Music, School of


First Advisor

Thomas Larson

Date of this Version

Spring 4-22-2019


A Doctoral Document Presented to the Faculty of The Graduate College at the University of Nebraska In Partial Fulfillment of Requirements For the Degree of Doctor of Musical Arts, Major: Music, Under the Supervision of Professor Thomas Larson. Lincoln, Nebraska: April, 2019

Copyright (c) 2019 Wataru Niimori


String Quartet No.1 in G Major is an original composition comprised of four movements: 1st (Allegro Con Brio: a fast tempo with spirit), 2nd (Adagio: a slow tempo), 3rd (Minuet and Trio: a moderate tempo with triple meter) and 4th (Presto: very fast). This four-movement form, in other words, the sonata cycle, was developed during 17th and 18th centuries in Western Europe for instrumental music. It reached its heyday in the middle of the 18th century through the next whole century. Composers in the Classical Period such as Franz Joseph Haydn (1732-1809), Wolfgang Amadeus Mozart (1756-91) and Ludwig van Beethoven (1770-1827), wrote a large number of solo piano, string quartet and orchestral works employing this form. My musical background and long-term focus on the study of classical music, jazz and film scoring hugely influenced my composition hereupon incorporating the traditional musical language.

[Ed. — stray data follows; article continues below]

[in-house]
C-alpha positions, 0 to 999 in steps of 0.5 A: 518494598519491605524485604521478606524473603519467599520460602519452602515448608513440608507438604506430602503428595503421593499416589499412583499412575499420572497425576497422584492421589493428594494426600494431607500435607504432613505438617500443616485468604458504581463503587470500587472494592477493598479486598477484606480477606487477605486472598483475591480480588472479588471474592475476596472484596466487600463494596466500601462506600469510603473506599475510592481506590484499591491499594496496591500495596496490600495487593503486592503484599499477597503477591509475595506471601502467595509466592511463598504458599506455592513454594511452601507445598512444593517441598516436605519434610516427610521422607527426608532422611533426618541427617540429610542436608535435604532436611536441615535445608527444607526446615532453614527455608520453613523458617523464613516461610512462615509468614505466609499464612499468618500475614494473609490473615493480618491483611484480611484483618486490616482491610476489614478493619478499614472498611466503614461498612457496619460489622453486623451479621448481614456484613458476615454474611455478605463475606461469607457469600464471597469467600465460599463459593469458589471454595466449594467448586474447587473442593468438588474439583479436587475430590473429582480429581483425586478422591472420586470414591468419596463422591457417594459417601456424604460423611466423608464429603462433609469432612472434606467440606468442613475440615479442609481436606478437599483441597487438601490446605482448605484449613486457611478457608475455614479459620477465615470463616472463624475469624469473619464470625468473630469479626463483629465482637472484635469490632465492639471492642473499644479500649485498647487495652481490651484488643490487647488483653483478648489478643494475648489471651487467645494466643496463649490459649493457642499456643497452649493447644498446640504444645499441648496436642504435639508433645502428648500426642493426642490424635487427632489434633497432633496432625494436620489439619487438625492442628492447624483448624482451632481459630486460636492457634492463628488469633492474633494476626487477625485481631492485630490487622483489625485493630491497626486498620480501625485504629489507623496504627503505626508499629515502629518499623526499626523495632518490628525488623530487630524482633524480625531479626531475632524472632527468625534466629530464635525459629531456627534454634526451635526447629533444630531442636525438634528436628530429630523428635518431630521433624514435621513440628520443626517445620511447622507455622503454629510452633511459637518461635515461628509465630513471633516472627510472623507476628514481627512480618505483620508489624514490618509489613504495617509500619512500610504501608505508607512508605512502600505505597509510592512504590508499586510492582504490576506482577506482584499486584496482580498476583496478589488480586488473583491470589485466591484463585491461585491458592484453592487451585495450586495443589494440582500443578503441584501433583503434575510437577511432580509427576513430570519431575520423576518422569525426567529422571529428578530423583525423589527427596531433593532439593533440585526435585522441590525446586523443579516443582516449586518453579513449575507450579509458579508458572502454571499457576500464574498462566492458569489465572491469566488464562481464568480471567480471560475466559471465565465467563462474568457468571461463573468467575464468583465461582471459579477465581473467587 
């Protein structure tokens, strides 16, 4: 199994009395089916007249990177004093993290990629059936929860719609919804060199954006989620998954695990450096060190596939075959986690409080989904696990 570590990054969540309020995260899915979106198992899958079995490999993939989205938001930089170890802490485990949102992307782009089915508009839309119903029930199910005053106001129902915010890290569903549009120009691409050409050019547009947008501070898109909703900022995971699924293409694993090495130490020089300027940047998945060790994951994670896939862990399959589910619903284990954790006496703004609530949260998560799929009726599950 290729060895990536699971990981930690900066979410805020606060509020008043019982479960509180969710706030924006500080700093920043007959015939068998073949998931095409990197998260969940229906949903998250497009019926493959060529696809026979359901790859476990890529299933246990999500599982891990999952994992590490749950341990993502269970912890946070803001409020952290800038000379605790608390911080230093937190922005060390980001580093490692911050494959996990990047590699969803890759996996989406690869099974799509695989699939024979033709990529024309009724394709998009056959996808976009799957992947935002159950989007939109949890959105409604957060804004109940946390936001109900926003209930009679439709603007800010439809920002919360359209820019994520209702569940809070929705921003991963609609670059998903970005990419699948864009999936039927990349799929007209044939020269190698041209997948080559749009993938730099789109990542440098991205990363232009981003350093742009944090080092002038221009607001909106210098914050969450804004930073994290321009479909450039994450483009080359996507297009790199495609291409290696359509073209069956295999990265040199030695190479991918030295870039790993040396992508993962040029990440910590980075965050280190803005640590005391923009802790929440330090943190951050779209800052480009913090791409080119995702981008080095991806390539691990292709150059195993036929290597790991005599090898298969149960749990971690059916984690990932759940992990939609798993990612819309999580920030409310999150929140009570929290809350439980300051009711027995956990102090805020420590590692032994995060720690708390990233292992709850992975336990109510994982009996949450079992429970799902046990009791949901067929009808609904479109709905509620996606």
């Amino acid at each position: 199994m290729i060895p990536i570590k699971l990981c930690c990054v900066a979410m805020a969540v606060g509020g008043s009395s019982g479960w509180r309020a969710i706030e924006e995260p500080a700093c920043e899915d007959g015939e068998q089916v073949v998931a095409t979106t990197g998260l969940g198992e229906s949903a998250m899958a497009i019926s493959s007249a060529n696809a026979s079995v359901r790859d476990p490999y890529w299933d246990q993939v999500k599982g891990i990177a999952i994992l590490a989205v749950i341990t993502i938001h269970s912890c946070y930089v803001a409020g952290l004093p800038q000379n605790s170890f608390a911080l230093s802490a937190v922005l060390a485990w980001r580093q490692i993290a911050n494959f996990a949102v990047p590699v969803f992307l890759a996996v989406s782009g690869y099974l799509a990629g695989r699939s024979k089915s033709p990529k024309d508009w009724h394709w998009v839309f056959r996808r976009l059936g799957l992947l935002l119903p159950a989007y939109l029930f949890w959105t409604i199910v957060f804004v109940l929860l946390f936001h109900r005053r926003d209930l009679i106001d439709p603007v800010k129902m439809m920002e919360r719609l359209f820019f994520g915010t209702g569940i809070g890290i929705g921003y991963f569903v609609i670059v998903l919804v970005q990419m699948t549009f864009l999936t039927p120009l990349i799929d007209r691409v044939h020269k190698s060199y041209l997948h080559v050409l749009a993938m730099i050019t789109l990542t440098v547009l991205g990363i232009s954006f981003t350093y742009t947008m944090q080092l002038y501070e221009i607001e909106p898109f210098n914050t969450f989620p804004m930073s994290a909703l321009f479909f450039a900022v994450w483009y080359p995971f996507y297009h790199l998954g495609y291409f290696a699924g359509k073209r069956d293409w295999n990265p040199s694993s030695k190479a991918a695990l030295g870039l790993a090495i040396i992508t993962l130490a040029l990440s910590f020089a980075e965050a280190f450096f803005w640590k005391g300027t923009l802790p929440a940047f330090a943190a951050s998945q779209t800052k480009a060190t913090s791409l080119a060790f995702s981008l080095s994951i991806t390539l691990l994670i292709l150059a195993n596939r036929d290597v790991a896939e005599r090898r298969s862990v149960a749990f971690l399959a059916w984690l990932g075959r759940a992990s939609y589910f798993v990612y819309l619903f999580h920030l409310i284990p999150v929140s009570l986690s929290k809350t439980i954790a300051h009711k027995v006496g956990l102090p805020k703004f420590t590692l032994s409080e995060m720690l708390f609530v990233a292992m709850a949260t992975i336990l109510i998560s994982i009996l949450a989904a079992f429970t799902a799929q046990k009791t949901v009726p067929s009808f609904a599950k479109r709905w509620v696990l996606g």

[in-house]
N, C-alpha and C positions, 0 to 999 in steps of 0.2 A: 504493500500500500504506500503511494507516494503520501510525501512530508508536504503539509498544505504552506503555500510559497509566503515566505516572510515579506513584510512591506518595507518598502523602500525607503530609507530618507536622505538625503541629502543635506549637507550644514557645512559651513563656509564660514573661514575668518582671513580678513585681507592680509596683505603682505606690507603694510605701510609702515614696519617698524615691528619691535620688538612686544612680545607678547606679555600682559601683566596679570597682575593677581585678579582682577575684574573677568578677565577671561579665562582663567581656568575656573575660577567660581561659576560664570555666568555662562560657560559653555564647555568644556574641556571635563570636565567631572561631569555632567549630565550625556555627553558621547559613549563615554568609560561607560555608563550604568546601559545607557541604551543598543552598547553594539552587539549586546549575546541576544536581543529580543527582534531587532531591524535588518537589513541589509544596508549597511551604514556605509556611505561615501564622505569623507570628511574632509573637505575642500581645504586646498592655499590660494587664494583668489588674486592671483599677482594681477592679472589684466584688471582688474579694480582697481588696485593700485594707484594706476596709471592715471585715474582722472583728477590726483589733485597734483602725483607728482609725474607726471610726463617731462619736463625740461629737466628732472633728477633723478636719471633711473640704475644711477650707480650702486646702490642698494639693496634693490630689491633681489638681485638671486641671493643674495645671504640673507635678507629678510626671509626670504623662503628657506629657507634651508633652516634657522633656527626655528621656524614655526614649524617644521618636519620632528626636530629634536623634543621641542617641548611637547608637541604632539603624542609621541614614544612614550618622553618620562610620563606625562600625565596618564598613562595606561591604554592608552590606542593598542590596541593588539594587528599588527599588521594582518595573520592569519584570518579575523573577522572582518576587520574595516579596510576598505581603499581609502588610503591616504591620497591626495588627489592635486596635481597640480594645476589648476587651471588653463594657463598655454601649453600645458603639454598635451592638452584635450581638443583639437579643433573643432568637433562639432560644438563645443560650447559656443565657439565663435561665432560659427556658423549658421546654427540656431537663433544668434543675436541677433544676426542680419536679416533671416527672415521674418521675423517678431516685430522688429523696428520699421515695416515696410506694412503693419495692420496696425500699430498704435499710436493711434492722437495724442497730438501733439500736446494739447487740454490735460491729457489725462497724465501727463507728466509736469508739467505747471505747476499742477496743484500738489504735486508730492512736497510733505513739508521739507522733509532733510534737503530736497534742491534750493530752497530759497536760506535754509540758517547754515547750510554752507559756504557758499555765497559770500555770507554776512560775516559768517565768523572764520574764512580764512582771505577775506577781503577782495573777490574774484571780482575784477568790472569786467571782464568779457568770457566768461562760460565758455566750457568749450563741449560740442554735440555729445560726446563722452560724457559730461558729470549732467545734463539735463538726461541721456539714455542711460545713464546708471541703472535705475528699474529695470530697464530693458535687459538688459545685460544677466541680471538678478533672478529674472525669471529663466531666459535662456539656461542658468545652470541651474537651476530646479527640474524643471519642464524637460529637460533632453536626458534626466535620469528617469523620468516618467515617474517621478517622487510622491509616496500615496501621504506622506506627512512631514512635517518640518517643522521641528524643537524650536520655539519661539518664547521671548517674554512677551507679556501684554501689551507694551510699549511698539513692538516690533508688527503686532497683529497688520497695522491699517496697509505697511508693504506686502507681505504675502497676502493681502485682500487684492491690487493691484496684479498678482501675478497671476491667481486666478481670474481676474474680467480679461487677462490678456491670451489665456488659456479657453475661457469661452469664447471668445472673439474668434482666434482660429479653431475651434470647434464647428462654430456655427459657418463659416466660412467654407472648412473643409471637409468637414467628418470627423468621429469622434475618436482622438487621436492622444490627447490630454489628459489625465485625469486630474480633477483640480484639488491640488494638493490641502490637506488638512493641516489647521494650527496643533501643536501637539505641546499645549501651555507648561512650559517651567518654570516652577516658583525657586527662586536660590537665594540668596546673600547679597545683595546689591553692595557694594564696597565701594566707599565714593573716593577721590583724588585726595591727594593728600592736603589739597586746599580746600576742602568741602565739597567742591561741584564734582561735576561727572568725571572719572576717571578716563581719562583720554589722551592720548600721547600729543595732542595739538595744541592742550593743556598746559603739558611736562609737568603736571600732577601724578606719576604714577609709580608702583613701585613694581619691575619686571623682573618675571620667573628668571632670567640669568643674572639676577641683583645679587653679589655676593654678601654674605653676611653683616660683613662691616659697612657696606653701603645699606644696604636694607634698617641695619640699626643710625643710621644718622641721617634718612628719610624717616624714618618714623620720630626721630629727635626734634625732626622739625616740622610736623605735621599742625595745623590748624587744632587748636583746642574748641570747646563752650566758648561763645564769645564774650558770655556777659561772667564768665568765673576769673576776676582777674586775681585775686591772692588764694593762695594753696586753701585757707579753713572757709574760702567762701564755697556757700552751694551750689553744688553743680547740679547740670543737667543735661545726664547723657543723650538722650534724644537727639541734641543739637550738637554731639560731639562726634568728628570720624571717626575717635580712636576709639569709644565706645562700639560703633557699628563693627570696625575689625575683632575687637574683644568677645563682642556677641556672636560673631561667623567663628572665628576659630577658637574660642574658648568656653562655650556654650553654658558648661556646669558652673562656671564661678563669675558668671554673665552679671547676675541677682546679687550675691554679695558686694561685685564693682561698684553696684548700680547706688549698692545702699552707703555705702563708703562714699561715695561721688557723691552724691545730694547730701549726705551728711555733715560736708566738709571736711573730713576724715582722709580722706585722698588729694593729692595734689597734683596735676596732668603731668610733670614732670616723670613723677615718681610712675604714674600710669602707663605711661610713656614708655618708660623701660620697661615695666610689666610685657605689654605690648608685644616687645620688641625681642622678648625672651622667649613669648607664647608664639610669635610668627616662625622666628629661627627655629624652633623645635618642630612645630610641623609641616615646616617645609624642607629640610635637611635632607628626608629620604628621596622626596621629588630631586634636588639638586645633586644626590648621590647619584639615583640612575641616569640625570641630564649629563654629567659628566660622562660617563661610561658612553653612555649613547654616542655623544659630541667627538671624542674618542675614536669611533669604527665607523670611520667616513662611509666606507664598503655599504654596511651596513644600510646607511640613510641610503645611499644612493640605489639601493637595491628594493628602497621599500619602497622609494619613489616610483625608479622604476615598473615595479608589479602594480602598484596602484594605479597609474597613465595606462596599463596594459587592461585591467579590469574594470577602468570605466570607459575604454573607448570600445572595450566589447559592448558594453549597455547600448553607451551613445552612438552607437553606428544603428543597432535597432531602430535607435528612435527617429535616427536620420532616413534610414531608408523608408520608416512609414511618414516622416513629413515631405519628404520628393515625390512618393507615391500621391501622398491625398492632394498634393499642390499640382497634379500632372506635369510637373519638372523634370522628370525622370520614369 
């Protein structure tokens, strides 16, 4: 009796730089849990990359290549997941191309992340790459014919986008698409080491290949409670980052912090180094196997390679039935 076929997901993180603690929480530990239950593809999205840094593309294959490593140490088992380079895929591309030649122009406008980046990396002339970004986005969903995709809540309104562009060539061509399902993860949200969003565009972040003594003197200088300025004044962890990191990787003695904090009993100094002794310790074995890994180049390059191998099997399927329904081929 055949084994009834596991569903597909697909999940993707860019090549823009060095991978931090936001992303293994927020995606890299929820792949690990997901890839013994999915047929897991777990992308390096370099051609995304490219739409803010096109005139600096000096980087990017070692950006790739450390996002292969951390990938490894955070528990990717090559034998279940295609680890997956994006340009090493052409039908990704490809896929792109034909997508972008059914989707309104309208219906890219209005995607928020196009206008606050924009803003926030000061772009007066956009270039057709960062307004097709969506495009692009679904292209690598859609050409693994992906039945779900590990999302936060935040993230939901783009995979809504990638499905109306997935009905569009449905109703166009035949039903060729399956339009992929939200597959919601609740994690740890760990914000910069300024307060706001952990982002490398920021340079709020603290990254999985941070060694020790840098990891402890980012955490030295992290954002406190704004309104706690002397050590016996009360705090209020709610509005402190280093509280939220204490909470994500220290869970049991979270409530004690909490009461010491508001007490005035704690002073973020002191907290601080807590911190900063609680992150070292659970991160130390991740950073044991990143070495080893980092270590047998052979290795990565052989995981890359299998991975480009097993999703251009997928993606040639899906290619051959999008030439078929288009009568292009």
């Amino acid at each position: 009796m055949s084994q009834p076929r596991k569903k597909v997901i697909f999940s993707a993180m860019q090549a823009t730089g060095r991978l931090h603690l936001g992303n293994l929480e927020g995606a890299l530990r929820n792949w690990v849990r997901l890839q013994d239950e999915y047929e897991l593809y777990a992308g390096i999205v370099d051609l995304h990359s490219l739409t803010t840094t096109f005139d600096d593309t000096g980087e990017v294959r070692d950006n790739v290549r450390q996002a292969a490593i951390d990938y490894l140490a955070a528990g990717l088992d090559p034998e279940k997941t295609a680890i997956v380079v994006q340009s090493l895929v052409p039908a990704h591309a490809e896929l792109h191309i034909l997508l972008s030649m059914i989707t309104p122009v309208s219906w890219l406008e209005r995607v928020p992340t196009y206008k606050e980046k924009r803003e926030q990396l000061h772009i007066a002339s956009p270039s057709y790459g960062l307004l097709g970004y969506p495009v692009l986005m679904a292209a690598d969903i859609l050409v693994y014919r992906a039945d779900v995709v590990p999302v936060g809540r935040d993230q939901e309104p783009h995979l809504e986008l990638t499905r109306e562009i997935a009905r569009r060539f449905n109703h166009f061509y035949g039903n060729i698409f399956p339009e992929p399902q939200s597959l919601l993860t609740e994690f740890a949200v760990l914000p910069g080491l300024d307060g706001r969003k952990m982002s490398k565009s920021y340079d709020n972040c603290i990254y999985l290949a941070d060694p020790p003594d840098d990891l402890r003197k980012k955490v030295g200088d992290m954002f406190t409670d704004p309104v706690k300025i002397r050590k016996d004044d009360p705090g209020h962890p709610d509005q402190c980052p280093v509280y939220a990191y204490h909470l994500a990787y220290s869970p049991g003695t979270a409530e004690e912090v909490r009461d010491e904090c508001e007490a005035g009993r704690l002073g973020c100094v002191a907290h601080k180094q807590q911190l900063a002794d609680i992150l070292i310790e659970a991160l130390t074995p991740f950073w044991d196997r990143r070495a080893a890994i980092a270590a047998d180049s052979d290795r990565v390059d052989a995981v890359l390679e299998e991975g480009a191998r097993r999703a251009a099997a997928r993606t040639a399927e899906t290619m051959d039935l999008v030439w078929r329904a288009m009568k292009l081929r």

The first movement is written with the sonata-allegro form, which consists of an exposition followed by a development and recapitulation with coda. This form, employed in the first movement, was popular among composers in the Classical Period. G Major is the central key of this movement and this lively main theme is introduced in the first two measures, but also frequently appears through the entire movement as variations. The second movement has a solitary mood overall in E minor, applying specific bowing techniques such as sul ponticello. The third movement, starting from minuet in G minor, is thoroughly written with triple meter, 3/4, however, the rhythmic modulation, two against three, occurs. The contrapuntal compositional technique is applied. Trio of the second part of the third movement reflects more jazz vocabulary in harmony and melody, though still using the original theme of this movement. The fourth movement is the grand finale and returns the mood of the first movement. An 8-note motif is introduced in the first four measures of the fourth movement and varied in the exposition and recapitulation of the sonata-allegro form. I was highly influenced by a style of film scoring in writing for strings in the development section: polymeter (7/4) and ostinato.

Advisor: Thomas Larson

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